Assemblymember Deborah J. Glick, 66th Assembly District Manhattan, announced today the signing into law of legislation A.7490 / S.5666 (Glick / Stavisky) and A.7491A / S.6600A (Glick / Stavisky). These bills make clarifying changes to admission requirements for graduate-level study in the education field. A.7490 will encourage more diversity in our future educators by allowing more flexibility in state requirements for graduate study of education. A.7491 will remove the unnecessary requirement that applicants to graduate education programs submit a Graduate Record Examination (GRE) score as part of their application for study. A previous change to admission requirements to graduate-level teacher education programs required candidates to meet certain conditions to apply for study, including a GRE score, and a 3.0 minimum undergraduate grade point average. Although these requirements were put in place in the hope that they would be predictive of future success in the classroom, in reality they have reduced the diversity of our teacher workforce, and have frozen out otherwise talented educators in a time where new teachers are desperately needed.
Assemblymember Glick said, “Every student deserves to have role models to look up to in their lives, including in the classroom. Unfortunately, we have a severe lack of representation in our schools; 80% of public school teachers are white, and over 50% of students are of color. By relying on standardized test scores and arbitrary grade requirements that do not predict success in the classroom, we are denying aspiring teachers – disproportionately African American and Latinx individuals from educating our children. Many students overcome great hardships in life as they work to earn their undergraduate degree; others challenge themselves with multiple majors, or find a passion for education later in their college career. We should encourage these hard-working individuals to become teachers, not categorically prevent them from entering the field. I stand with New York’s graduate education schools that firmly believe admissions should reflect a holistic review of candidates, and not rely on a single test score or grade point average. I thank Governor Hochul for signing these important bills into law.”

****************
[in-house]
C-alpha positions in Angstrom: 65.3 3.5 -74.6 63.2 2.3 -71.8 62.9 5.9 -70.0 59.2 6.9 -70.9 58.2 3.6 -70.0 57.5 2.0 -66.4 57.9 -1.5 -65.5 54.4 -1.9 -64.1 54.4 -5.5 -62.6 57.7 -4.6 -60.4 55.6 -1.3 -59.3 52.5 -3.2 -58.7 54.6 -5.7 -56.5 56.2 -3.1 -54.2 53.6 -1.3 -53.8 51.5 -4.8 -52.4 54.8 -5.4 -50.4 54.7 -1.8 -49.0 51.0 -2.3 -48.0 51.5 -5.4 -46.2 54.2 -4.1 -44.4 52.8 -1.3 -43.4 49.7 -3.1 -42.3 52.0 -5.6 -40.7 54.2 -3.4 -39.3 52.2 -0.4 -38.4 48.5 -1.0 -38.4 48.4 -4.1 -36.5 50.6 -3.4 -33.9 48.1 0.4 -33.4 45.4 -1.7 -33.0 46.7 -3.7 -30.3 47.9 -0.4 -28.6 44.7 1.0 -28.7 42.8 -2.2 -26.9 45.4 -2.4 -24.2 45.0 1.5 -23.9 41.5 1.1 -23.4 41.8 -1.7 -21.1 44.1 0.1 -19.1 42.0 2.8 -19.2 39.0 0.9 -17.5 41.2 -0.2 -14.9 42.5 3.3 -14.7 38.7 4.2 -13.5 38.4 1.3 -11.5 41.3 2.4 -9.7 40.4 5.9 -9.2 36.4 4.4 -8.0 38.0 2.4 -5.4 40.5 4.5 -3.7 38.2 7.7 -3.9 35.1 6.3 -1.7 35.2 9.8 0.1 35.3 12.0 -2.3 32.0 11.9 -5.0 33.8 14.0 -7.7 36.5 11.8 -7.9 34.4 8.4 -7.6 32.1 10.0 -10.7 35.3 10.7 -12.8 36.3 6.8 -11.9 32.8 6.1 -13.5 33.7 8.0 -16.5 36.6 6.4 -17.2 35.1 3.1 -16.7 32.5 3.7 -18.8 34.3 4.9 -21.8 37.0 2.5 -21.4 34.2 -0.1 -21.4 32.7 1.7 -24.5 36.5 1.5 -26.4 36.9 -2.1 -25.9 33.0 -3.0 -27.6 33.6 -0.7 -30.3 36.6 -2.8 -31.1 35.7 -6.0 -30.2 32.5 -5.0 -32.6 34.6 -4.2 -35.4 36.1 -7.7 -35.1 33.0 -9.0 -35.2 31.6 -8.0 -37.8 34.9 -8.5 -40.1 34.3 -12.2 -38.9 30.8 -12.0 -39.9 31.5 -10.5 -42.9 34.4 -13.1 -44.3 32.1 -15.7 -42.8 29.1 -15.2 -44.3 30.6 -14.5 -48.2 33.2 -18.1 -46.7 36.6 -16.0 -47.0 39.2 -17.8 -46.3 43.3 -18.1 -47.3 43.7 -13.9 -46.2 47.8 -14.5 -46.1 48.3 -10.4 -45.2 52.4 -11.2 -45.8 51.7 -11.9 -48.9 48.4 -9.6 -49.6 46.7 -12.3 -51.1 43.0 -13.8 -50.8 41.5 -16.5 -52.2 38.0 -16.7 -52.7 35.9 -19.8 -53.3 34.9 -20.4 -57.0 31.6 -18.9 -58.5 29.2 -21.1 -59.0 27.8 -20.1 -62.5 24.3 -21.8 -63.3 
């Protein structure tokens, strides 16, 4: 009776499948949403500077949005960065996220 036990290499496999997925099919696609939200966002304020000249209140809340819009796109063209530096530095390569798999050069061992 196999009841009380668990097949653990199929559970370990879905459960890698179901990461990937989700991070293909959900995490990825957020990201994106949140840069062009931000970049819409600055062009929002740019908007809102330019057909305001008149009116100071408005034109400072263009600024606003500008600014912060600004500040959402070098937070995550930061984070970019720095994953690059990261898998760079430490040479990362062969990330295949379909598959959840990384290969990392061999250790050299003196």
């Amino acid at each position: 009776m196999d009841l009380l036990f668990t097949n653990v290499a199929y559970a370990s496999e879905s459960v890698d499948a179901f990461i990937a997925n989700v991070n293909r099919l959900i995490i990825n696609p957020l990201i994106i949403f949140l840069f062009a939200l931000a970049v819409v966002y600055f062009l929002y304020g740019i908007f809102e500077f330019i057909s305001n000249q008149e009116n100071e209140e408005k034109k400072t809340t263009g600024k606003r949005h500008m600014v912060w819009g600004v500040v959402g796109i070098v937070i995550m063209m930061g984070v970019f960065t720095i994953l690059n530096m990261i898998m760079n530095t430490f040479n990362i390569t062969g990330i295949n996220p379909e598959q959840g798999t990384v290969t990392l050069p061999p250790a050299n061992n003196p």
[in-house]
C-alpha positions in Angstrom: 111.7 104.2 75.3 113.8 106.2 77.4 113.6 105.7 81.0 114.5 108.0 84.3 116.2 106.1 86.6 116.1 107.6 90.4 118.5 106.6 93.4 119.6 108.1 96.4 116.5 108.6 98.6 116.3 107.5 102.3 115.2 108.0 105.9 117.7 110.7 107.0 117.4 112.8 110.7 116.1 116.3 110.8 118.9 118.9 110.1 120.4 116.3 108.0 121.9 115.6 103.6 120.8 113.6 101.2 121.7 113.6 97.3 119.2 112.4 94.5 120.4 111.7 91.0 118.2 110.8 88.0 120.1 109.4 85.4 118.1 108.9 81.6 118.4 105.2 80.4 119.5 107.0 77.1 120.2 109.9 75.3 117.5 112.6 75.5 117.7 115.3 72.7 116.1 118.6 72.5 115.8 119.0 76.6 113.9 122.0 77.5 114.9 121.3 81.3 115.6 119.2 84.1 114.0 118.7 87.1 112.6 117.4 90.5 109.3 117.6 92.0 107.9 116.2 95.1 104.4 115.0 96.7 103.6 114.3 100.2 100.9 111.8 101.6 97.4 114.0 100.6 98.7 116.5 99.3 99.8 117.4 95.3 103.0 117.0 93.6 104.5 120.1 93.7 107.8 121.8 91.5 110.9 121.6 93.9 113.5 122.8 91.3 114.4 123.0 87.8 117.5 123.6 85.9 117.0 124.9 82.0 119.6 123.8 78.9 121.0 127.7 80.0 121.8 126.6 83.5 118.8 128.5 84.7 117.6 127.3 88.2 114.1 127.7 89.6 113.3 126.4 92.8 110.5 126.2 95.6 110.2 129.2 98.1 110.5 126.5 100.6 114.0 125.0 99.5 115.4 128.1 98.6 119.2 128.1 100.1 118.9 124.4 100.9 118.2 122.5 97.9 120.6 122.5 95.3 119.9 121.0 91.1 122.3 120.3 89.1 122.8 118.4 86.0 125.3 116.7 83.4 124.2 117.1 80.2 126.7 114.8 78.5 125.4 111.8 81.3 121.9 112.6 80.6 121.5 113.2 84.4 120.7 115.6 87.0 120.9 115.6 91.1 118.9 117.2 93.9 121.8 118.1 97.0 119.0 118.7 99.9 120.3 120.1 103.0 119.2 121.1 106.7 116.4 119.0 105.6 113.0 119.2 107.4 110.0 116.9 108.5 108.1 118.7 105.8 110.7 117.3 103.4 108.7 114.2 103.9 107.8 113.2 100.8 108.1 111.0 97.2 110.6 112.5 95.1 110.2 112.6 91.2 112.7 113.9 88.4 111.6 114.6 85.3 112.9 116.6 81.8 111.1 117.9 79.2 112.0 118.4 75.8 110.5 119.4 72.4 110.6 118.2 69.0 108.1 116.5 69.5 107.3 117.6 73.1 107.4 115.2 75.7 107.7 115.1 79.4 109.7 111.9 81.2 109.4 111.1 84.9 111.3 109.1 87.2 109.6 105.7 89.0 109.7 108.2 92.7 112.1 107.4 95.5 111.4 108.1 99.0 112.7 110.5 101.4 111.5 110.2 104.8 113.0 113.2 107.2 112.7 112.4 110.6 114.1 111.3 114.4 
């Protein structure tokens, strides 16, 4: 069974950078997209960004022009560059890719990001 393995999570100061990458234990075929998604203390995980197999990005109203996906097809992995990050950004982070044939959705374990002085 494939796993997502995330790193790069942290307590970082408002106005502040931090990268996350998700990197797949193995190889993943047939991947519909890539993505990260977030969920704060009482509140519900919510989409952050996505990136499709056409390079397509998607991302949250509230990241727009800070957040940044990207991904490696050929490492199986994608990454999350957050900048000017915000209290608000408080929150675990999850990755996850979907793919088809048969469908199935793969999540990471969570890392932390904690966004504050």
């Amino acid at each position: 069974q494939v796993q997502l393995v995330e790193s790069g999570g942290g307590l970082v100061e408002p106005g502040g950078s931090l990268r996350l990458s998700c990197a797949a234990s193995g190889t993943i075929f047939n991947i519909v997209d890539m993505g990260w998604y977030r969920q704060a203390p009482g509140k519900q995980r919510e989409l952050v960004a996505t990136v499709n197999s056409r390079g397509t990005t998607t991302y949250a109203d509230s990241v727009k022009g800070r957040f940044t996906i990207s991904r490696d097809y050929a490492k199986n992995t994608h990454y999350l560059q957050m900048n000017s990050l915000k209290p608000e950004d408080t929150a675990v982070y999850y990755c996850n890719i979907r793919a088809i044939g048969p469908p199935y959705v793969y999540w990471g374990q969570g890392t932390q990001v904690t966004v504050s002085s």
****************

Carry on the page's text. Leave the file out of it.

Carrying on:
Andy Pallotta, New York State United Teachers President said, “These laws are major wins for teacher preparation students, colleges and school districts feeling the pinch of the statewide teacher shortage. If we’re going to encourage New Yorkers to take a look at teaching, then it’s past time to tackle arbitrary requirements that don’t account for a prospective teacher’s full range of abilities and skills. We thank Gov. Hochul, Assembly member Glick and Sen. Stavisky for their leadership and look forward to a continued partnership addressing the issues that contribute to the teacher shortage.”
Lola W. Brabham, President of the Commission on Independent Colleges and Universities said, “Governor Hochul’s action paves the way for more New Yorkers to pursue their passion for teaching by obtaining graduate degrees in education and school leadership. CICU member campuses are proud to educate nearly 60 percent of all future teachers and school leaders who earn bachelor’s and graduate degrees in New York. Reforming the entry requirements for graduate programs in teaching and school leadership will open the door to a career in teaching for more qualified, passionate, and diverse educators. On behalf of New York’s 100+ private, not-for-profit colleges and universities, we applaud Governor Hochul’s action on this bill and we thank the bills’ sponsors, Assemblymember Deborah Glick and Senator Toby Ann Stavisky, for their unwavering commitment to independent higher education in New York.”